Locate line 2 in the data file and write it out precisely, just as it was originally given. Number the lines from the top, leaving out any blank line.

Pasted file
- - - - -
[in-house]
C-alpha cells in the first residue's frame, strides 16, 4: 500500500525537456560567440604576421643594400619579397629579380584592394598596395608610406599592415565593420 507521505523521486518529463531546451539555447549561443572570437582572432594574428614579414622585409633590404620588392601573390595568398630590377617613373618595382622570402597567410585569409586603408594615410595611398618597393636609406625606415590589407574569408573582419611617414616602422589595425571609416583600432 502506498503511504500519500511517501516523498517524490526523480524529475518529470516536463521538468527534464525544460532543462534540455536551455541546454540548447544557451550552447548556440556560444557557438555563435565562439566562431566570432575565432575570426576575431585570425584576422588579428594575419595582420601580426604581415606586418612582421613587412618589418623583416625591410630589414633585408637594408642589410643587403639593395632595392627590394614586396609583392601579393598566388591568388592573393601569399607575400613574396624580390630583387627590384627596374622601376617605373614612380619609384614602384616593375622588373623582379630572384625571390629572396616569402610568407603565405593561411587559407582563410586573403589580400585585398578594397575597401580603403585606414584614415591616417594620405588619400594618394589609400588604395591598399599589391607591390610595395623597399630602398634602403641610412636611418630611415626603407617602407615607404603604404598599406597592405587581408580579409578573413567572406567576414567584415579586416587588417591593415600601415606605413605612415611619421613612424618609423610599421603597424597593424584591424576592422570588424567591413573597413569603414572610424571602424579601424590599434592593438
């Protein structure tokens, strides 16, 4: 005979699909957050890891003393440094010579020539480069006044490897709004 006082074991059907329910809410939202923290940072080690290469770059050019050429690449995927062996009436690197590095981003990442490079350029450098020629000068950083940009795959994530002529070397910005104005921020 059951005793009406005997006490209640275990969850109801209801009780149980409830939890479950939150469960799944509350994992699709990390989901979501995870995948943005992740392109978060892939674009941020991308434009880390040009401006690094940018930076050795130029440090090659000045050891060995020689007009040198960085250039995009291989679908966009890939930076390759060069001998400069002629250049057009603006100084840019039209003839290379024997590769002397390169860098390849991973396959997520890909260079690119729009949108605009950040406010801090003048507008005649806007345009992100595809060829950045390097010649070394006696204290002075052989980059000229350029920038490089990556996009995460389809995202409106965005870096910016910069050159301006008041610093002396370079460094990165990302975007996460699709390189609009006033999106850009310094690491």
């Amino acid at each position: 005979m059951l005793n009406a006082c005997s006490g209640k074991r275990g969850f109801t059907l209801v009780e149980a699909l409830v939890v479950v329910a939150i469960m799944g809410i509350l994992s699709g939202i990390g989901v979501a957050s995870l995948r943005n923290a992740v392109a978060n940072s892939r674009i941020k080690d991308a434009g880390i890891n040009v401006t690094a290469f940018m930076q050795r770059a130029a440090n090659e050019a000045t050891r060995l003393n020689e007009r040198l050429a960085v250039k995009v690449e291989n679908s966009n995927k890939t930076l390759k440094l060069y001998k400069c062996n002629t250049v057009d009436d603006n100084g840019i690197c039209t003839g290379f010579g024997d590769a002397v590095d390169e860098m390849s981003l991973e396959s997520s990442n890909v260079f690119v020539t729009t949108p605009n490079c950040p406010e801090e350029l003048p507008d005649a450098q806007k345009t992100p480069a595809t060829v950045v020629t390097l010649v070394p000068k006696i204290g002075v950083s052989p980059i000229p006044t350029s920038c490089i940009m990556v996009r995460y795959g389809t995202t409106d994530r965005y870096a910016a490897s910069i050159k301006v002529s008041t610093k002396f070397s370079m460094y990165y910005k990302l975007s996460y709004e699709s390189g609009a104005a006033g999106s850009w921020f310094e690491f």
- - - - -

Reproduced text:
C-alpha cells in the first residue's frame, strides 16, 4: 500500500525537456560567440604576421643594400619579397629579380584592394598596395608610406599592415565593420 507521505523521486518529463531546451539555447549561443572570437582572432594574428614579414622585409633590404620588392601573390595568398630590377617613373618595382622570402597567410585569409586603408594615410595611398618597393636609406625606415590589407574569408573582419611617414616602422589595425571609416583600432 502506498503511504500519500511517501516523498517524490526523480524529475518529470516536463521538468527534464525544460532543462534540455536551455541546454540548447544557451550552447548556440556560444557557438555563435565562439566562431566570432575565432575570426576575431585570425584576422588579428594575419595582420601580426604581415606586418612582421613587412618589418623583416625591410630589414633585408637594408642589410643587403639593395632595392627590394614586396609583392601579393598566388591568388592573393601569399607575400613574396624580390630583387627590384627596374622601376617605373614612380619609384614602384616593375622588373623582379630572384625571390629572396616569402610568407603565405593561411587559407582563410586573403589580400585585398578594397575597401580603403585606414584614415591616417594620405588619400594618394589609400588604395591598399599589391607591390610595395623597399630602398634602403641610412636611418630611415626603407617602407615607404603604404598599406597592405587581408580579409578573413567572406567576414567584415579586416587588417591593415600601415606605413605612415611619421613612424618609423610599421603597424597593424584591424576592422570588424567591413573597413569603414572610424571602424579601424590599434592593438